In my third blog entry on February 26th, I wrote that Kachi’s Kitchen was finally written.  Since that time, I have been talking with the publisher and making revisions.  I started with 150 photographs of many of the Indian recipes, my family, Kerala and Tamil Nadu.  I worked very hard to reduce the number but only succeeded to cut 10 of them. 

 

Now that I consider the manuscript complete, I have mixed emotions.  The most prevalent feeling is relief that is finally finished.  It has taken over 18 months of my life.  My house is a mess and my ‘to do’ list has exploded with tasks that have been deferred so I could focus on the book.  On the other hand, I’m hesitant to let it go.  There might be some grammatical mistakes that a reader might catch or some pictures that could be more elegantly framed or focused.

 


All in all, I am very excited to enter the production phase of this project.  I should get the galleys within a month and then Kachi’s Kitchen goes to the printer.  I can’t wait to see it!  I’ll keep you updated on its progress.

Visit KachisKitchen.com for Indian recipes and cooking tips.

 

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My husband, son and I just returned from a spring break trip to Rome.  It seemed like we walked 10 miles every day to make sure we saw all the historic sites.  We visited the Coliseum, the Vatican, the Victor Emmanuel I  Monument, the Fontana de Trevi, Piazza di Spagna (Spanish Steps), Piazza Navona, Pantheon, San Giovanni in Laterano, many stunning cathedrals, the Spanish Steps and much, much more. 
 

Beyond the beauty and history of the city, we were charmed by the people.  They were delightfully friendly and helpful.  Each morning we had cappuccino in a café across the street from our hotel.  The server recognized us after a few days and automatically prepared our coffee for us on the subsequent days of the trip.  The people in our hotel delighted us by providing a basket full of fresh fruit each day so we could eat healthful breakfasts and snacks.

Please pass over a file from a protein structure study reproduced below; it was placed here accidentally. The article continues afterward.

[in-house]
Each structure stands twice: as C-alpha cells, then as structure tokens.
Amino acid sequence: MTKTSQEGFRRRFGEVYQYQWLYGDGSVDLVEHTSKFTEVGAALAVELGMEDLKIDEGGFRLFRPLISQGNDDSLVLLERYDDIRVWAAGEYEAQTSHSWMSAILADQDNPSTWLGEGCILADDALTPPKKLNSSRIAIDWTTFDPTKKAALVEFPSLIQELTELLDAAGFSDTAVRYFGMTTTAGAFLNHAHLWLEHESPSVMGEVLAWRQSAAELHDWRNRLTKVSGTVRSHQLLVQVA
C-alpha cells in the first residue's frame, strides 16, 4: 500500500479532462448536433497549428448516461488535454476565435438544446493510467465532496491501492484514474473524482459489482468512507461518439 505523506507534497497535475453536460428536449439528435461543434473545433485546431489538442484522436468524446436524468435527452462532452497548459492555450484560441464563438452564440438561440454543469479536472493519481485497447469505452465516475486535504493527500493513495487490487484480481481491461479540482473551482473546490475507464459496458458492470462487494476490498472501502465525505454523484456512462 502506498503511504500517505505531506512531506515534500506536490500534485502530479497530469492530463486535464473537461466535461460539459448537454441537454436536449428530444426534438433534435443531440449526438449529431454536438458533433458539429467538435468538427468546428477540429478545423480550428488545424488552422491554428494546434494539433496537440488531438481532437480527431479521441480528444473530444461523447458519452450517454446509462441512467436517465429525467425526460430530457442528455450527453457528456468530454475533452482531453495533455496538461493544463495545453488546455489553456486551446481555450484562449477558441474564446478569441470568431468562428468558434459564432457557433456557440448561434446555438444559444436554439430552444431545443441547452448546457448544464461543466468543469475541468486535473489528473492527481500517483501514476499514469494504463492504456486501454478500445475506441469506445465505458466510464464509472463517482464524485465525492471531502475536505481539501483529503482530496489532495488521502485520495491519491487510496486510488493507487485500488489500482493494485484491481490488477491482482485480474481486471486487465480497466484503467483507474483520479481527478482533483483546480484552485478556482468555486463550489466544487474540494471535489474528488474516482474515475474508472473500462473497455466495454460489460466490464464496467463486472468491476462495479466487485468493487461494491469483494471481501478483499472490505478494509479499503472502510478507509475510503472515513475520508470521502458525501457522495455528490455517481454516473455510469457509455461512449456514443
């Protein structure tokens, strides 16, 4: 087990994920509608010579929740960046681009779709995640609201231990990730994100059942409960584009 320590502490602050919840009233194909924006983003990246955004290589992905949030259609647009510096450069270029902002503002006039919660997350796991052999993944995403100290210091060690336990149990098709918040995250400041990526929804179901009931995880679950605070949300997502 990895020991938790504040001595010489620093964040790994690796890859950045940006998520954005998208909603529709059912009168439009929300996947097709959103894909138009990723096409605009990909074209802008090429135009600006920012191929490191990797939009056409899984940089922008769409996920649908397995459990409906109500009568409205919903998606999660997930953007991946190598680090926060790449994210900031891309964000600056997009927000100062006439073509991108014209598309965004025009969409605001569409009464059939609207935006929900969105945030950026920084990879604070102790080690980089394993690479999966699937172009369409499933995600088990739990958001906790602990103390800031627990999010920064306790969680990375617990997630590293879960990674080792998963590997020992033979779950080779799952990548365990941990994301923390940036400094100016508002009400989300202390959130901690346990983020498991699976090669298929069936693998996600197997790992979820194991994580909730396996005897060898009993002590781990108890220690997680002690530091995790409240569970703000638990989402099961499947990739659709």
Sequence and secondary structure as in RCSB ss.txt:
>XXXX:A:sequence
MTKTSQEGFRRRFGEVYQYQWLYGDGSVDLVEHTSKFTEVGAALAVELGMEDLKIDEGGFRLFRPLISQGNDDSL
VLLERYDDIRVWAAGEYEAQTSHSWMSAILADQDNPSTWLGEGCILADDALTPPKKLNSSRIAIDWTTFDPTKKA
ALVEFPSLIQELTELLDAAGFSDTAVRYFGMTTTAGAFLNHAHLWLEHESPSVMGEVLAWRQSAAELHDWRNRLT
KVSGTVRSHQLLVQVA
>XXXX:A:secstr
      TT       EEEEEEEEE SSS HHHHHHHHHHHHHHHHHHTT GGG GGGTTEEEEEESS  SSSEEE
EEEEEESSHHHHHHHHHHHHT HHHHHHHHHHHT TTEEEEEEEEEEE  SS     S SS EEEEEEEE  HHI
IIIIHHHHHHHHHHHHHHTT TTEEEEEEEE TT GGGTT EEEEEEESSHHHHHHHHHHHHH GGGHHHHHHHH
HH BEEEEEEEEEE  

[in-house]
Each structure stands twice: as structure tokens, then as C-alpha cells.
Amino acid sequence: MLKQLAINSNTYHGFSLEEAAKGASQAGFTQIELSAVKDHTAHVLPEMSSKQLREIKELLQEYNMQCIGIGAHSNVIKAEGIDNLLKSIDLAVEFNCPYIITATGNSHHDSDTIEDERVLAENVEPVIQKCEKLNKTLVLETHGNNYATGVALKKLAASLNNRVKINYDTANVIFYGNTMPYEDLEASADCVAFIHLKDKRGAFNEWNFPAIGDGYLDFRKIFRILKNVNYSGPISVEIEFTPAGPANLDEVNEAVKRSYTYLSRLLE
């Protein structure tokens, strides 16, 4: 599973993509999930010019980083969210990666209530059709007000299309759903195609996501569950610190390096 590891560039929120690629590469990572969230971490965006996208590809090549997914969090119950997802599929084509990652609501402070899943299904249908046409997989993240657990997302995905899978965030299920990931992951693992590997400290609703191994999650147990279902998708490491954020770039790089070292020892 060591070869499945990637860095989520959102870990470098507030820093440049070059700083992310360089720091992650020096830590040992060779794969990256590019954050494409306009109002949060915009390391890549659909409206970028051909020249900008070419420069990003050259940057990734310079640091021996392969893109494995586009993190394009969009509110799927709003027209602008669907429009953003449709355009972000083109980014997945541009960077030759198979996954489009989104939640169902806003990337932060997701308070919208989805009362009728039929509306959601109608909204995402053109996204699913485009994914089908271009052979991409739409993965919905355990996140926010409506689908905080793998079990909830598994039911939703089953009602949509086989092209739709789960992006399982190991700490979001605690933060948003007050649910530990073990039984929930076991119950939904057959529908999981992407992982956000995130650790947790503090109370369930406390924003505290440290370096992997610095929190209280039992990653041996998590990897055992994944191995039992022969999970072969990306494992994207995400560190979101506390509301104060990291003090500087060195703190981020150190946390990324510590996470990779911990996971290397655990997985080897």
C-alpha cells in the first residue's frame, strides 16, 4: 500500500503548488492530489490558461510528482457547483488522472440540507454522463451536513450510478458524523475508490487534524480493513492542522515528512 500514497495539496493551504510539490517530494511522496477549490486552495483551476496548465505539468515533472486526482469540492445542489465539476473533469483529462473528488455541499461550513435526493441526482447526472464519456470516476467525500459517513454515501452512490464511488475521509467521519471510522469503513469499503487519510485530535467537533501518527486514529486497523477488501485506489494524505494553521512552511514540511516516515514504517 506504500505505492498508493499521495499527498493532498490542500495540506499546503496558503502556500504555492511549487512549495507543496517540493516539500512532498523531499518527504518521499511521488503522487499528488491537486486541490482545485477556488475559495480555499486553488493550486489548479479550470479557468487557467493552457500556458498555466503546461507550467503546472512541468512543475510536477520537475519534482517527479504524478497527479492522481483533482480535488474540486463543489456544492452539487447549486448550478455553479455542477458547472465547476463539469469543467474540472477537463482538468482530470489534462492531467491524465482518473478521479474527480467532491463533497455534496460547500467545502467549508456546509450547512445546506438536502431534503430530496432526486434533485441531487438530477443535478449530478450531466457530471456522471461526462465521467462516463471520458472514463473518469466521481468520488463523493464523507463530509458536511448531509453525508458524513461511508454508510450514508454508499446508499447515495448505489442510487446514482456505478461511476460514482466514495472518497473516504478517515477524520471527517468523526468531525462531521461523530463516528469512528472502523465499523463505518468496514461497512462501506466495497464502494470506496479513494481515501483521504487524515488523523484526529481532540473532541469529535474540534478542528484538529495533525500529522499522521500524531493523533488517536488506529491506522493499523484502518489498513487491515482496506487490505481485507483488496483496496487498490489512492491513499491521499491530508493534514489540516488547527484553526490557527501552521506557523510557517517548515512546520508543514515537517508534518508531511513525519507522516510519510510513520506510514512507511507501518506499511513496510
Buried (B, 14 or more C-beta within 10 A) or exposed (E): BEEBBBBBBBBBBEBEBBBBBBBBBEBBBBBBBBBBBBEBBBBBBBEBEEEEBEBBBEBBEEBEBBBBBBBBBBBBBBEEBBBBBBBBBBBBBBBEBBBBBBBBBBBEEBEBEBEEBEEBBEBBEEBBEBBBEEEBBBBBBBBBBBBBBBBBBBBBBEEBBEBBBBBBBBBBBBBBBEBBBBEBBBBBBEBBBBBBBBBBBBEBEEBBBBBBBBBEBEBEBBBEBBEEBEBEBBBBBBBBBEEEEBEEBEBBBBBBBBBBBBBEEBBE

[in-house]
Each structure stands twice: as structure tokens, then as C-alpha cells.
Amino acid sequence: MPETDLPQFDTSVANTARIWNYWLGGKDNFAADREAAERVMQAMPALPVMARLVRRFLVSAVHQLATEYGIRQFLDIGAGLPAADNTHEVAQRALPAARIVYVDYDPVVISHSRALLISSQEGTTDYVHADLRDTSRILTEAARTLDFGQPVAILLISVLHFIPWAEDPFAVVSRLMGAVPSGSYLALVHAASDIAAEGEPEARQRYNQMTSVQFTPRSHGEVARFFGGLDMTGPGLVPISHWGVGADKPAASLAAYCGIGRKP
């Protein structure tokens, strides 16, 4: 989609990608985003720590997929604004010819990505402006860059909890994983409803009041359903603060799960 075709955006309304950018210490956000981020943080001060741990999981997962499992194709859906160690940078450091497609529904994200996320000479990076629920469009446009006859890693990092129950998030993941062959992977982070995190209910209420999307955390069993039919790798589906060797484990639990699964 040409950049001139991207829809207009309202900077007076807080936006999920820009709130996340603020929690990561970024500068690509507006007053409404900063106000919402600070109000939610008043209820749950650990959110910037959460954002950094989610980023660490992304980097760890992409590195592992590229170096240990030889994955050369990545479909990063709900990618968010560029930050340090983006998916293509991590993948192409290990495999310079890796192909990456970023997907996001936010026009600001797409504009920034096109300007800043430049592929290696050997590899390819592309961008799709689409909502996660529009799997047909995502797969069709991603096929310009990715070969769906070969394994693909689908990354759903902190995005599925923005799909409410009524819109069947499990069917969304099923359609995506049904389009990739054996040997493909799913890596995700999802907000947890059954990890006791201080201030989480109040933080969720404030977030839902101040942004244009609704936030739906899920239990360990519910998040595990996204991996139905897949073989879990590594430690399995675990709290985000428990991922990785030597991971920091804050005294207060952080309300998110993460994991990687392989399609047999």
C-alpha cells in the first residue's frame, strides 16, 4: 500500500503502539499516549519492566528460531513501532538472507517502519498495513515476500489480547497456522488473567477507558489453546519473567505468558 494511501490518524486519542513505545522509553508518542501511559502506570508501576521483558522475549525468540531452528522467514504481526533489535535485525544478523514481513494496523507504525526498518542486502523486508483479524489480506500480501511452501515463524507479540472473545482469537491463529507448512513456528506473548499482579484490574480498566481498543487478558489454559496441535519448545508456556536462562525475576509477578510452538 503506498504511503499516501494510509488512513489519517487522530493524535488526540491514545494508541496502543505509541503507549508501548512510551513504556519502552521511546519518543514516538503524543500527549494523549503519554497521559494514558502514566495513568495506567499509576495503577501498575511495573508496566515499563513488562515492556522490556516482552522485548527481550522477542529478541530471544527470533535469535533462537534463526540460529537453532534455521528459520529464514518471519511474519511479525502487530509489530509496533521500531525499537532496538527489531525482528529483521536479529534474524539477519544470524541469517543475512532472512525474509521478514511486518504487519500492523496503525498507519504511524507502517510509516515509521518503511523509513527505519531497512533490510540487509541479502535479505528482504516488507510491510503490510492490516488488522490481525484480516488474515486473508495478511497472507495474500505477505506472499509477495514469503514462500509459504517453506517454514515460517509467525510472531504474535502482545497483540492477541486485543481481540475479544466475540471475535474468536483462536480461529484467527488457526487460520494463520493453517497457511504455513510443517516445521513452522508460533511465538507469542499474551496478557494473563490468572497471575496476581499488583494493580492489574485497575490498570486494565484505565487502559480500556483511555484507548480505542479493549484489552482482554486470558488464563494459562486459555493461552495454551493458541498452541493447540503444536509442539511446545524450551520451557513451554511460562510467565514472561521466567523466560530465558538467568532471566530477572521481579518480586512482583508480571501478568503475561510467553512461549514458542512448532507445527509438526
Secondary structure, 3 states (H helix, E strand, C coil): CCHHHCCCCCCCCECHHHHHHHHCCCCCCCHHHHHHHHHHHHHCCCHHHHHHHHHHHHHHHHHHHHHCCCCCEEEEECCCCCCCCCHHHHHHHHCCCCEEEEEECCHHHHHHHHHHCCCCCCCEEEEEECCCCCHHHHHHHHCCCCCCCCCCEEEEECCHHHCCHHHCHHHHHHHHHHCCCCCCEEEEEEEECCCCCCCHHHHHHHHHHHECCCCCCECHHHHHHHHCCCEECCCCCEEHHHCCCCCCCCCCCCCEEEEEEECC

We dined at a different restaurant each day.  At each meal we thought we had found the best restaurant in the city.  The food and wine were exquisite and the portions were appropriately sized.  Too many to itemize, some of the dishes we tried were:

 

Scampi e Calamari Fritti – fried shrimp and squid

Spaghetti alla Matriciana – a spicy red sauce with prosciutto and garlic

Spaghetti Cacio e Pepe – spaghetti with pecorino and pepper

Spaghetti with Cozze e Vongole – spaghetti with clams and muscles

Carciofi Fritti – fried artichokes


My husband took us to La Cisterna, his favorite restaurant, in Trastevere, on the west bank of the Tiber.  In the basement of the restaurant is an ancient well and part of a Roman street from four hundred years ago.


As we wandered back to our hotel every evening, we stopped at Trevi Fountain.  It is a popular gathering spot for tourists. There we treated ourselves to a different flavor of gelato (Italian ice cream) every day.  At home, we rarely eat desserts but in Rome, we could not resist.  What a sight – people eating gelato while bundled up in coats and scarves!


I can’t wait to go back.  Maybe one day….
 
 

Visit KachisKitchen.com for Indian recipes and cooking tips.

 

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The Indian recipes included in this month’s spotlight are some of my favorites: Kadala Masala Curry with Puttu made with brown rice and Iddichakka (Small Unripe Jackfruit) Upperi.  I tend to like simple foods that are healthy and not difficult to prepare on a week night. Even though they are all vegetarian, they are high in protein, fiber and nutrients.

Kadala Masala, Puttu and Jackfruit Upperi

Kadala Masala, Puttu and Jackfruit Upperi